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New York State law could prevent spread of whooping cough

Requires hospitals recommend vaccine to new parents

Dr. Shetal Shah vaccinates Assemblyman Steve Englebright against pertussis. Photo by Matt Calamia

August 02, 2012 | 09:50 AM
New legislation requires hospitals with newborn nurseries throughout the state to recommend parents and caregivers receive vaccines for pertussis — commonly known as whooping cough — as the disease has made a resurgence in recent decades.

The legislation, passed in July, was sponsored by Assemblyman Steve Englebright (D-Setauket) and Sen. Kemp Hannon (R-Garden City) and signed into law by Gov. Andrew Cuomo on July 18. It takes effect Jan. 18, 2013.

The legislators announced the law Tuesday at Stony Brook University Hospital with Dr. Shetal Shah, a neonatologist working at Stony Brook Long Island Children's Hospital who has been a leading advocate for requiring hospitals to inform new parents about the contagious disease and its vaccine. Stony Brook has been offering the vaccine for free for two years, though the new law does not require all hospitals to offer it free of charge.

According to the Centers for Disease Control and Prevention, pertussis has similar symptoms to the common cold, including a runny nose or congestion, sneezing and a possible mild cough or fever. After one or two weeks, though, severe coughing can begin, which could lead to coughing fits for several weeks. Those fits can create a loud inhale with "whooping" sounds, which is how the disease got its nickname.

Dr. Shetal Shah vaccinates Jesse Atkins, who has a newborn son, against pertussis Tuesday as Sen. Kemp Hannon and Assemblyman Steve Englebright look on. Photo by Matt Calamia
Dr. Shah said children are recommended to receive the vaccine in five doses throughout their childhood, beginning at age two months, with the final shot between ages four and six. Another booster shot is recommended at age 11.

"What happens over time is the immunization … can wane, which means parents themselves" can transmit the disease to their young children, Dr. Shah said. He added that 80 percent of all child diagnoses of pertussis can be traced to a parent or caregiver.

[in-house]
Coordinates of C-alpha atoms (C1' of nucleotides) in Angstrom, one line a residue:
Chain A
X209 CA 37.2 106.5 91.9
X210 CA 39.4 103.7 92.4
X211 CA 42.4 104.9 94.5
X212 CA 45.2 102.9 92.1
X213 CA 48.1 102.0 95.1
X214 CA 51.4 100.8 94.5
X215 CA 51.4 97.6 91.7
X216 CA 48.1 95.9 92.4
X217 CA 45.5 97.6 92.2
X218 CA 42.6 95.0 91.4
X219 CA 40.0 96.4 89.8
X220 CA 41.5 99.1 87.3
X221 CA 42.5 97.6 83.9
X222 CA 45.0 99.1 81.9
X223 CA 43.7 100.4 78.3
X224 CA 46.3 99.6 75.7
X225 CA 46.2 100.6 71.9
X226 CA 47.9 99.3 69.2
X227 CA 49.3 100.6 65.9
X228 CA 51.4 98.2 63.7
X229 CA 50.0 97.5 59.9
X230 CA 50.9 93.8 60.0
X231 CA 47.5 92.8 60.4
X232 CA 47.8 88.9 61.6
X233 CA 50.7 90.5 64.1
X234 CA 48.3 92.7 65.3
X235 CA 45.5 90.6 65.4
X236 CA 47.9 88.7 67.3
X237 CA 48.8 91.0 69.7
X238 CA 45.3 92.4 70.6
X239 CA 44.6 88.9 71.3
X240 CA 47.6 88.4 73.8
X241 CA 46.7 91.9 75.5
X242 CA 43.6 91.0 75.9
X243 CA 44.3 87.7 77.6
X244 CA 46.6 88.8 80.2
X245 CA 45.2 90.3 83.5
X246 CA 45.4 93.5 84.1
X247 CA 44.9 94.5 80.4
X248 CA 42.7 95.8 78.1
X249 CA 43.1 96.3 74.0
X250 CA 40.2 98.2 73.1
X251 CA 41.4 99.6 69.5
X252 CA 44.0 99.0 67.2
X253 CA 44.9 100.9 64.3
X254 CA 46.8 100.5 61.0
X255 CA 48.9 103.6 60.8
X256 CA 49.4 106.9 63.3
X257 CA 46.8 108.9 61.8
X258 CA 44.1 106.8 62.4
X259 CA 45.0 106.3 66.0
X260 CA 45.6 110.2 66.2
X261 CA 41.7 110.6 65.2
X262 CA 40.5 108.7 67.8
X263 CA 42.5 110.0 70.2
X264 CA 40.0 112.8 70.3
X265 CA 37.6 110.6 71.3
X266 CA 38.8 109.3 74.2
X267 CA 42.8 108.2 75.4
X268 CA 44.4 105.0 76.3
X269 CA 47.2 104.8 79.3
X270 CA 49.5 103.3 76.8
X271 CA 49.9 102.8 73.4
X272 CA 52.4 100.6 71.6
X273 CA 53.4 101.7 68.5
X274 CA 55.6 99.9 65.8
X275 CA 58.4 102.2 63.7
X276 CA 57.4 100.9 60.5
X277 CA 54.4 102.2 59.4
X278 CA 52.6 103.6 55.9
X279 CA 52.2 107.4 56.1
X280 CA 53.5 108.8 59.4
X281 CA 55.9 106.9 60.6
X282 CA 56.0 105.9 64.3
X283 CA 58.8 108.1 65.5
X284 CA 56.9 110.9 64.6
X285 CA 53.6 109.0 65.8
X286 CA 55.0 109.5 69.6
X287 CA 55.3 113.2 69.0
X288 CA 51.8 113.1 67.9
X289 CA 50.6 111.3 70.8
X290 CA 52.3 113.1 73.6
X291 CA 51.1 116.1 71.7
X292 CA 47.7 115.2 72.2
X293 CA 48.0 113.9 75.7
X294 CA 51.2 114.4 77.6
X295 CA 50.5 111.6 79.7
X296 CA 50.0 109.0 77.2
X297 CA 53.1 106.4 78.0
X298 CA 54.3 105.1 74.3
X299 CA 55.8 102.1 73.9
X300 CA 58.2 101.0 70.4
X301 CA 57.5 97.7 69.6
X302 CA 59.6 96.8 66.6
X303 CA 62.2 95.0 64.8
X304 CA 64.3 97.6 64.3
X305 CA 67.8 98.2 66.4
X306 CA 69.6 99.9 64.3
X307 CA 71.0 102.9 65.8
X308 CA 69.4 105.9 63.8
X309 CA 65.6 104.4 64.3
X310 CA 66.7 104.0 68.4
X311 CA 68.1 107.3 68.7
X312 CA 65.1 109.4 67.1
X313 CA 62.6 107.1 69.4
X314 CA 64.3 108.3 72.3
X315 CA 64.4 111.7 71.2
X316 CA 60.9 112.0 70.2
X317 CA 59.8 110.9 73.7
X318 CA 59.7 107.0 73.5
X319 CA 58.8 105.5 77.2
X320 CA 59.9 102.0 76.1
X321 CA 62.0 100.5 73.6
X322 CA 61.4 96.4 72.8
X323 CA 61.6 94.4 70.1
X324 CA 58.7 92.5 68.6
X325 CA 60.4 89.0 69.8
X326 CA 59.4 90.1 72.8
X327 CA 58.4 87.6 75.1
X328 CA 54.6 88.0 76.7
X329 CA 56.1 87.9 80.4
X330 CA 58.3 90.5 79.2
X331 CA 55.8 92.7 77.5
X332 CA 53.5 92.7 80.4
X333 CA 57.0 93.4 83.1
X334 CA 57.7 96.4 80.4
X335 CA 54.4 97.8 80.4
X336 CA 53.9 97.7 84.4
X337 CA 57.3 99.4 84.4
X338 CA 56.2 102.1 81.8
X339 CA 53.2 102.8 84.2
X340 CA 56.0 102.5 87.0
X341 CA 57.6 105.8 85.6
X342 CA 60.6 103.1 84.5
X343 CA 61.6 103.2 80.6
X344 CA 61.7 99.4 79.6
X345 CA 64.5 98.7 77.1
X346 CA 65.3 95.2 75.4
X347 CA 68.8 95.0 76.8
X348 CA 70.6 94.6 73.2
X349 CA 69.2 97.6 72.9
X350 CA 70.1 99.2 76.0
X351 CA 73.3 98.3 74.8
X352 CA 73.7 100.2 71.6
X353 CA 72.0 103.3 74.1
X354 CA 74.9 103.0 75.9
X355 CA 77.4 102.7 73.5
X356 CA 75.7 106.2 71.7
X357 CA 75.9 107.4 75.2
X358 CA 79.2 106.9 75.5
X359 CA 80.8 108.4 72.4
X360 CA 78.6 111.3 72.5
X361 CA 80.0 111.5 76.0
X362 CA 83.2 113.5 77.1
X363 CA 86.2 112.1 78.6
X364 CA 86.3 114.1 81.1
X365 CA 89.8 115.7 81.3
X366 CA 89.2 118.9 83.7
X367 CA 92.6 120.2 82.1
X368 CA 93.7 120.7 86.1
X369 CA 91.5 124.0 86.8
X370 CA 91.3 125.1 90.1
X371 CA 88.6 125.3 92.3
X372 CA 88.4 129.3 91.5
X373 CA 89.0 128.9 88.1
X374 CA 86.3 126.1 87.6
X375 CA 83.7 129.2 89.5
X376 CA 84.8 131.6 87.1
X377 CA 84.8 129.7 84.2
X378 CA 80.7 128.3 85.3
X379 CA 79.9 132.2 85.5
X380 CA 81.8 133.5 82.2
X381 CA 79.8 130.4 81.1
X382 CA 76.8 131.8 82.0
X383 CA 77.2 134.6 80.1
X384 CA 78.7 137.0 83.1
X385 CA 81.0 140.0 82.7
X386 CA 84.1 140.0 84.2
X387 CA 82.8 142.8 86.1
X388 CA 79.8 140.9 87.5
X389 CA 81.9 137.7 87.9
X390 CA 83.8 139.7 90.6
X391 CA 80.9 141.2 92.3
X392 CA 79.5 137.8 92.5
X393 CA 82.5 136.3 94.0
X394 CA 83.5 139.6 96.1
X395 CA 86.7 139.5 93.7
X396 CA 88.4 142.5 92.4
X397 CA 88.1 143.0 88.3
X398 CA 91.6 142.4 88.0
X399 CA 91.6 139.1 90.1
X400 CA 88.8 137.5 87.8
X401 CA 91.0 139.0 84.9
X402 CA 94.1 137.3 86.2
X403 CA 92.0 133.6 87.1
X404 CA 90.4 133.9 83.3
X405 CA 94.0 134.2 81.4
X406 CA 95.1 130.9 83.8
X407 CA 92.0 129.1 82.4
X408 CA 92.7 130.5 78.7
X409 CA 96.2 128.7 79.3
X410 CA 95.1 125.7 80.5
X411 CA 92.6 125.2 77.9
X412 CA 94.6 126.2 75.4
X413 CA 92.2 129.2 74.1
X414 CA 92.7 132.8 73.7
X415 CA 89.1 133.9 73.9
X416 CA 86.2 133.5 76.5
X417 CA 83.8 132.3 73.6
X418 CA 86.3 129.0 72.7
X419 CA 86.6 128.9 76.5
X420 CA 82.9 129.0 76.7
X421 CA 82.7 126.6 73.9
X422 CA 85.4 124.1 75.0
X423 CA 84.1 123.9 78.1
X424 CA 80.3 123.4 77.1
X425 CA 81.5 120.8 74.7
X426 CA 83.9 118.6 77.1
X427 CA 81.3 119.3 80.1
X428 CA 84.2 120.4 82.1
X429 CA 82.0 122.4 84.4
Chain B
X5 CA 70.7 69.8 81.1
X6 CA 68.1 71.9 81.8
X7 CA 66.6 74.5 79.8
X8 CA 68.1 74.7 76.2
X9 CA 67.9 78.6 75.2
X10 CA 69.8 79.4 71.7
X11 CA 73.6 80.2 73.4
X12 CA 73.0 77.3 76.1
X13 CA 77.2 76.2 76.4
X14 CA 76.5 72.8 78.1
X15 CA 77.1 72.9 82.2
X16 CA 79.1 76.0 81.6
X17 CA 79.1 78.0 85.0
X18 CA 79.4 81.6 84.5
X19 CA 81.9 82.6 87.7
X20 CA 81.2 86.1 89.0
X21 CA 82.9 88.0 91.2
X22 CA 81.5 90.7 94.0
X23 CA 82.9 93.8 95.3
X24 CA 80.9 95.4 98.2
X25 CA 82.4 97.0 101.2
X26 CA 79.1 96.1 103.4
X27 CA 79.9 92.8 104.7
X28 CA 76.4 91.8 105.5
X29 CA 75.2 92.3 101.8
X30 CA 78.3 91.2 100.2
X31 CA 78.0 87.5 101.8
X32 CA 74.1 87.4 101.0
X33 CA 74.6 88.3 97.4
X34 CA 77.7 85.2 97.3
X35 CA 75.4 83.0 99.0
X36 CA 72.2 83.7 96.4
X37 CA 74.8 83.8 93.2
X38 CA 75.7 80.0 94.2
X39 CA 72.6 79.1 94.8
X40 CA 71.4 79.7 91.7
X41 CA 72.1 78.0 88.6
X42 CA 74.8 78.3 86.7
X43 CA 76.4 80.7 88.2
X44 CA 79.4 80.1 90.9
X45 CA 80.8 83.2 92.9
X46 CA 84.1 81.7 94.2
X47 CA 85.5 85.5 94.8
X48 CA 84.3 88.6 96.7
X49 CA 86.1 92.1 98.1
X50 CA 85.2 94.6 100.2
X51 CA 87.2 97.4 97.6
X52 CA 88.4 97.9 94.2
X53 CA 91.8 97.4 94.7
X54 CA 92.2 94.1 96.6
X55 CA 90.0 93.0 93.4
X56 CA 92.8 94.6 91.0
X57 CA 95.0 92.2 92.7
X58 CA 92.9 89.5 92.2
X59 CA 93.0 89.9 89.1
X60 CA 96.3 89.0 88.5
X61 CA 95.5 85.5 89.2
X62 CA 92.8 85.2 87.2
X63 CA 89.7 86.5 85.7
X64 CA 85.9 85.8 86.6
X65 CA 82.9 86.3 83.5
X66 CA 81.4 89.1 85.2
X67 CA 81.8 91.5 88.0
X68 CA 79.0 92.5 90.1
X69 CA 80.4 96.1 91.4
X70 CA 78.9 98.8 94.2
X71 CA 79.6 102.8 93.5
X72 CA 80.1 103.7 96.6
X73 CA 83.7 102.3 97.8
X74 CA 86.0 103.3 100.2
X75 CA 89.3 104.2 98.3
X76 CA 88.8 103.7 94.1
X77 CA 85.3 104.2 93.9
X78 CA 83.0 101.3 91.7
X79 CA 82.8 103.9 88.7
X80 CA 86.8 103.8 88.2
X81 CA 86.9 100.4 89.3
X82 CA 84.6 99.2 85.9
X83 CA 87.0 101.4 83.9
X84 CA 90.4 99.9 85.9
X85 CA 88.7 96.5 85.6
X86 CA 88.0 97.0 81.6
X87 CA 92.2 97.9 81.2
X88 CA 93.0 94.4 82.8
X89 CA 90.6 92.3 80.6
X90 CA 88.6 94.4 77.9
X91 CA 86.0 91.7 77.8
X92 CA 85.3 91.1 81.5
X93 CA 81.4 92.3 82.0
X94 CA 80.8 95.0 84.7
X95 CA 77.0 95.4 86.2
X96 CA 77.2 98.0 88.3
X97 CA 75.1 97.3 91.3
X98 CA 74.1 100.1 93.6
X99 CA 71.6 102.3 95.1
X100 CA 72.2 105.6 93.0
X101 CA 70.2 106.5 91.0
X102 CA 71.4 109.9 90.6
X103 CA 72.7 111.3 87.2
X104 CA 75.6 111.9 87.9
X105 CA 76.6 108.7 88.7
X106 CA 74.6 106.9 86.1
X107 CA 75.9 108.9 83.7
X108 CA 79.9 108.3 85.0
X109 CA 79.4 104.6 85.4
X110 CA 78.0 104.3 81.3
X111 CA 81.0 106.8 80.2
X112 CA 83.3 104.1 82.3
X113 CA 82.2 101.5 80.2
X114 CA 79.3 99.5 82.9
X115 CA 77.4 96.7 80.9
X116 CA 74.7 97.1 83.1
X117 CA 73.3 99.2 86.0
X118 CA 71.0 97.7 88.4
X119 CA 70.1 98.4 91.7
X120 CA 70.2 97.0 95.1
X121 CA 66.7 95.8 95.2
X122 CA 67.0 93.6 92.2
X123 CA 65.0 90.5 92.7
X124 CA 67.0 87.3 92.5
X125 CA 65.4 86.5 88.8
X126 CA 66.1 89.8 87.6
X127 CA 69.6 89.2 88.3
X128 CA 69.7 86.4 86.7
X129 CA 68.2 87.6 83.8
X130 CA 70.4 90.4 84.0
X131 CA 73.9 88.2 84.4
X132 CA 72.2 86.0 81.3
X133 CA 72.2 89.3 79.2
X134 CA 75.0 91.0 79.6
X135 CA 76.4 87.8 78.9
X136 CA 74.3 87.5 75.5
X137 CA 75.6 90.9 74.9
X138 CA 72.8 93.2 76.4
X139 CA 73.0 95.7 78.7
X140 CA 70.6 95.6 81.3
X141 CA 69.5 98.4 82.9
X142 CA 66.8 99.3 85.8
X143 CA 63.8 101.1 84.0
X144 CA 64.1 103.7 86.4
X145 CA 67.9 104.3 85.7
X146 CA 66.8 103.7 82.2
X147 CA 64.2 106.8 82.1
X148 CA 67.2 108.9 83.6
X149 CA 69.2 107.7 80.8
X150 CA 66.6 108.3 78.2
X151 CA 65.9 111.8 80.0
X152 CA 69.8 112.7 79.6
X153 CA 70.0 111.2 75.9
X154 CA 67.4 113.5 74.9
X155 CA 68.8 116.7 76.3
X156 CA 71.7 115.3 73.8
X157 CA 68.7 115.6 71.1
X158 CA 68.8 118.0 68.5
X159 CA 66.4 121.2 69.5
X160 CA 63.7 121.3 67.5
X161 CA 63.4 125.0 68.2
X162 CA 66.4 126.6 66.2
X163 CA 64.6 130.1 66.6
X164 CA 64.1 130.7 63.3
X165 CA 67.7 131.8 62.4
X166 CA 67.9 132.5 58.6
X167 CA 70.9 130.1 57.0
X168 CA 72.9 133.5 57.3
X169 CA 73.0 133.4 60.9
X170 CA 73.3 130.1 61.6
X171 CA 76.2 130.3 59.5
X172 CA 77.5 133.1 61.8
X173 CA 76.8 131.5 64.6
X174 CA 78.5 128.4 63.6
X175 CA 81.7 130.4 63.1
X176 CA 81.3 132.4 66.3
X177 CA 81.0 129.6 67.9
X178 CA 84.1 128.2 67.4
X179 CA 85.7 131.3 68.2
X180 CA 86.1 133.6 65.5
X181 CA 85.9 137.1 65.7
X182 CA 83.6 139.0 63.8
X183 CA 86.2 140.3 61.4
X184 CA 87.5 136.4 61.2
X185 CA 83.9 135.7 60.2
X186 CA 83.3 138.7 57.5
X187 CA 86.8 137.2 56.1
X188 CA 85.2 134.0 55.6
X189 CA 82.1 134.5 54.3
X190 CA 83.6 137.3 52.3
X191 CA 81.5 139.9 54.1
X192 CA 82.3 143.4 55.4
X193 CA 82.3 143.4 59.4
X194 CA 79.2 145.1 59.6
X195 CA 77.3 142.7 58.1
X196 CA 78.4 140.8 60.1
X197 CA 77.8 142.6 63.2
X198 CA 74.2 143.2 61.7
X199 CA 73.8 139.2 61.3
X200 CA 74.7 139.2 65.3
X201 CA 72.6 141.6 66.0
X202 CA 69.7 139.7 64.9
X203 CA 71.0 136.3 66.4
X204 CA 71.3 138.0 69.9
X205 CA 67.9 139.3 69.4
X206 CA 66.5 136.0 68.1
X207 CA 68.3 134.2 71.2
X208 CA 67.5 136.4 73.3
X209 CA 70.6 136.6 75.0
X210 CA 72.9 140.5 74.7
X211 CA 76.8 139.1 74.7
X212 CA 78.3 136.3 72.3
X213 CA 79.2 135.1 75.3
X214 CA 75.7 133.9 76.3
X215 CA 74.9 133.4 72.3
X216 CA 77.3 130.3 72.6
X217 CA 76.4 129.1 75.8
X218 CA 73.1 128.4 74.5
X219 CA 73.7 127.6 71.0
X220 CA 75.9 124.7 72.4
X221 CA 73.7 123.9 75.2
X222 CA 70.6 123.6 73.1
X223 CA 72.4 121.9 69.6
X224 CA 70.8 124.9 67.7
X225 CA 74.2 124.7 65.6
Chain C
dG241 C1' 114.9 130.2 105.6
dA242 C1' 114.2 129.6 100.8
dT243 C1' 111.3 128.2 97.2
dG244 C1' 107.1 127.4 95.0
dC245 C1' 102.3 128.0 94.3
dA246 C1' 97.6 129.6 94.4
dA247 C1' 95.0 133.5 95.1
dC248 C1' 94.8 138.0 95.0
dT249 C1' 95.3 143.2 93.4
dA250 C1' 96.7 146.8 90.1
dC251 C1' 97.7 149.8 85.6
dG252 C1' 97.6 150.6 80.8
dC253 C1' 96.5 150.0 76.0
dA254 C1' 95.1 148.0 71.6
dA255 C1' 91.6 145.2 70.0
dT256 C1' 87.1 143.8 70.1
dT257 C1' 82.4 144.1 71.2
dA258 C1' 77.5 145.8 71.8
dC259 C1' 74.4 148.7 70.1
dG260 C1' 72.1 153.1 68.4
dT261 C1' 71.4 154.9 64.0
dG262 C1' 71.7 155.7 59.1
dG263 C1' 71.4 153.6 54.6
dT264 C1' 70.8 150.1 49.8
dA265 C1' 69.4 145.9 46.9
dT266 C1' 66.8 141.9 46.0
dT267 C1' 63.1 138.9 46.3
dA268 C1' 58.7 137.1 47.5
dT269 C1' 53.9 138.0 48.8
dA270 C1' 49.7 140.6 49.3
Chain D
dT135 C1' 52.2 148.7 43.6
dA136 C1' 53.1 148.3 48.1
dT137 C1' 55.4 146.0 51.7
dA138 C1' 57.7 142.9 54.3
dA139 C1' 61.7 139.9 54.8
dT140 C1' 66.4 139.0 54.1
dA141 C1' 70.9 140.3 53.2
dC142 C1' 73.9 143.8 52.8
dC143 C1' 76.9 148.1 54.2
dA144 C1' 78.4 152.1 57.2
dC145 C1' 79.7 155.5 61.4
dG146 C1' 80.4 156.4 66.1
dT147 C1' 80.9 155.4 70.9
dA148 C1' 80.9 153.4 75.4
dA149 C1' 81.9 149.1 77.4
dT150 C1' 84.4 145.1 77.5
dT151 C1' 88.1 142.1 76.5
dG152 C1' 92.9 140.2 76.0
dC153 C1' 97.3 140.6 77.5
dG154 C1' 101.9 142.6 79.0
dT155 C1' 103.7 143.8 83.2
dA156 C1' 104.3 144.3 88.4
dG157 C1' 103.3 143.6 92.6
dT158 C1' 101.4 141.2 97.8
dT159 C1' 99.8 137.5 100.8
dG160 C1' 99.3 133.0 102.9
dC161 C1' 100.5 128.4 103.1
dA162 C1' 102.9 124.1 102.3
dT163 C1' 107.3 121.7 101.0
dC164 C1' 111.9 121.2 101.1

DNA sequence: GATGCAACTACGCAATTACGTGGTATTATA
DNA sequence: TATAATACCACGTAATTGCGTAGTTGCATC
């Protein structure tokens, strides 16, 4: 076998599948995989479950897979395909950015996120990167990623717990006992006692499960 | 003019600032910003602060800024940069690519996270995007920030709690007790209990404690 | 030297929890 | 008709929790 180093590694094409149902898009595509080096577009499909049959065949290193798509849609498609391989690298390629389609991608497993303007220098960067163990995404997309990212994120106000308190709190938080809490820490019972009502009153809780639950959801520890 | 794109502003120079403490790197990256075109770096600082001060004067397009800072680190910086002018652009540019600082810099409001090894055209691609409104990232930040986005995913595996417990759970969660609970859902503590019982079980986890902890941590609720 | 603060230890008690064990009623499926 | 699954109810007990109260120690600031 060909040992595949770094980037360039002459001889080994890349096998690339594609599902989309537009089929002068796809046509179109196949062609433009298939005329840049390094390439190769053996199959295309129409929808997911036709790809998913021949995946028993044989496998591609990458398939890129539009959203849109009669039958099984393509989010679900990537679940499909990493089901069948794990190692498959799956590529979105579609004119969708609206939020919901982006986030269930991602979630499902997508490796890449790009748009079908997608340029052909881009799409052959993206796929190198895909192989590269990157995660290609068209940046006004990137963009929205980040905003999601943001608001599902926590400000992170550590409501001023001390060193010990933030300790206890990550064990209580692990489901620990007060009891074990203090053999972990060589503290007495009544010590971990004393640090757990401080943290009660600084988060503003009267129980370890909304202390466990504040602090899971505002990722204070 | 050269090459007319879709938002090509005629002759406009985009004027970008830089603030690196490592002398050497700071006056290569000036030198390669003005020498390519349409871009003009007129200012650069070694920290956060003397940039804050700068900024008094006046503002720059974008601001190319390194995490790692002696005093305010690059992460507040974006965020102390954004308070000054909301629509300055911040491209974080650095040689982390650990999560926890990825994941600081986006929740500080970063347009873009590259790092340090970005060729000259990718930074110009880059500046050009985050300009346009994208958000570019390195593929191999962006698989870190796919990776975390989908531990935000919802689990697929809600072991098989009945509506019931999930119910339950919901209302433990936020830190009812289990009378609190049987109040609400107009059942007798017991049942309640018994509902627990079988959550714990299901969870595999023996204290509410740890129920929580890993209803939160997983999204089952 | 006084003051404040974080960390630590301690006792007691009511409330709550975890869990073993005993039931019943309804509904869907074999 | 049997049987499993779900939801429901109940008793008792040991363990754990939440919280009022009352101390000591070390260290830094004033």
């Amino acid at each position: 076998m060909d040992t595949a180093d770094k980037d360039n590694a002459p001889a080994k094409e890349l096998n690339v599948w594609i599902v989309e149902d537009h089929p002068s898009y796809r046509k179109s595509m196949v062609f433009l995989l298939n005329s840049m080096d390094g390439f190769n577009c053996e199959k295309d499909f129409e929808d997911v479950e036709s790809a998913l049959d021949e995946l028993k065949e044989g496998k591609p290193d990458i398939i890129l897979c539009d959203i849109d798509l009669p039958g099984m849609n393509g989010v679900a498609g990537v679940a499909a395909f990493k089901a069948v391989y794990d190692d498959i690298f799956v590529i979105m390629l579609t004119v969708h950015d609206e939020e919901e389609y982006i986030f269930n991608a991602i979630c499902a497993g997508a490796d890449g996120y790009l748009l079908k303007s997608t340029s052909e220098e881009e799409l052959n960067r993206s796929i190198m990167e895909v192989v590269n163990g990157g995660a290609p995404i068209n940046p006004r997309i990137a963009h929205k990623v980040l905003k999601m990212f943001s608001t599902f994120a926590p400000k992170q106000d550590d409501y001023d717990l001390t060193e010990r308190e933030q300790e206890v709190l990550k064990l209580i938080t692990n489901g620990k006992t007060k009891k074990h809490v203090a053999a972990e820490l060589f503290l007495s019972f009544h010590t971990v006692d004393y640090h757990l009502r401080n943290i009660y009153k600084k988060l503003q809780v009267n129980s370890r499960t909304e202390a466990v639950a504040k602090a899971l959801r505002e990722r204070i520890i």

The law only mandates that hospitals recommend the vaccine to parents, and does not require the parents to receive it. Dr. Shah said it would be up to lawmakers to make it required in the future, if they wished.

"Right now, we're offering the vaccine," Dr. Shah said. "Once parents are counseled about the importance of pertussis, our data has shown that they're highly receptive to getting vaccinated, and then we can see what happens to the rate of pertussis in infants in New York state. If they're high, we can always reassess."

Englebright praised Dr. Shah's work in getting the message out to officials across the state. He said Dr. Shah approached him in January to tell him whooping cough is still an issue in New York. "There was a need to get the information out and to let the caregivers and parents know that they could do something in a preventative way," Englebright said.

SBU President Sam Stanley said pertussis was a major threat to infants and young children in the 1940s, but declined to about 1,000 national cases per year in the 1970s. Stanley, who was a doctor of infectious disease, said whooping cough resurged in the 1980s and has hung around ever since.

According to the New York State Department of Health, as of July 18 there have been 970 cases in New York in 2012, up from 931 cases in all of 2011. In 2010, there were 722 cases, and just 265 in 2009.

Dr. Sharon Nachman, director of Pediatric Infectious Diseases at the hospital, said whooping cough can often lead to other diseases in infants, including pneumonia and encephalitis, which is an inflammation of the brain.

"We want to prevent the cough, the infection and all of the consequences of this infection," Dr. Nachman said. She attributed a possible reason for the resurgence of the disease to under-vaccination in adults and children. "We have to protect both the infants and the children and the adults from this disease."

East Patchogue residents Jesse Atkins and his wife, Danielle, gave birth to their son, Jesse, on July 26. The new father received his vaccine on Tuesday, and said he would have gotten the vaccine even if the hospital didn't recommend it.

"I did a lot of research on health care, especially for the child," Atkins said. "You just want to be as preventative as you can."

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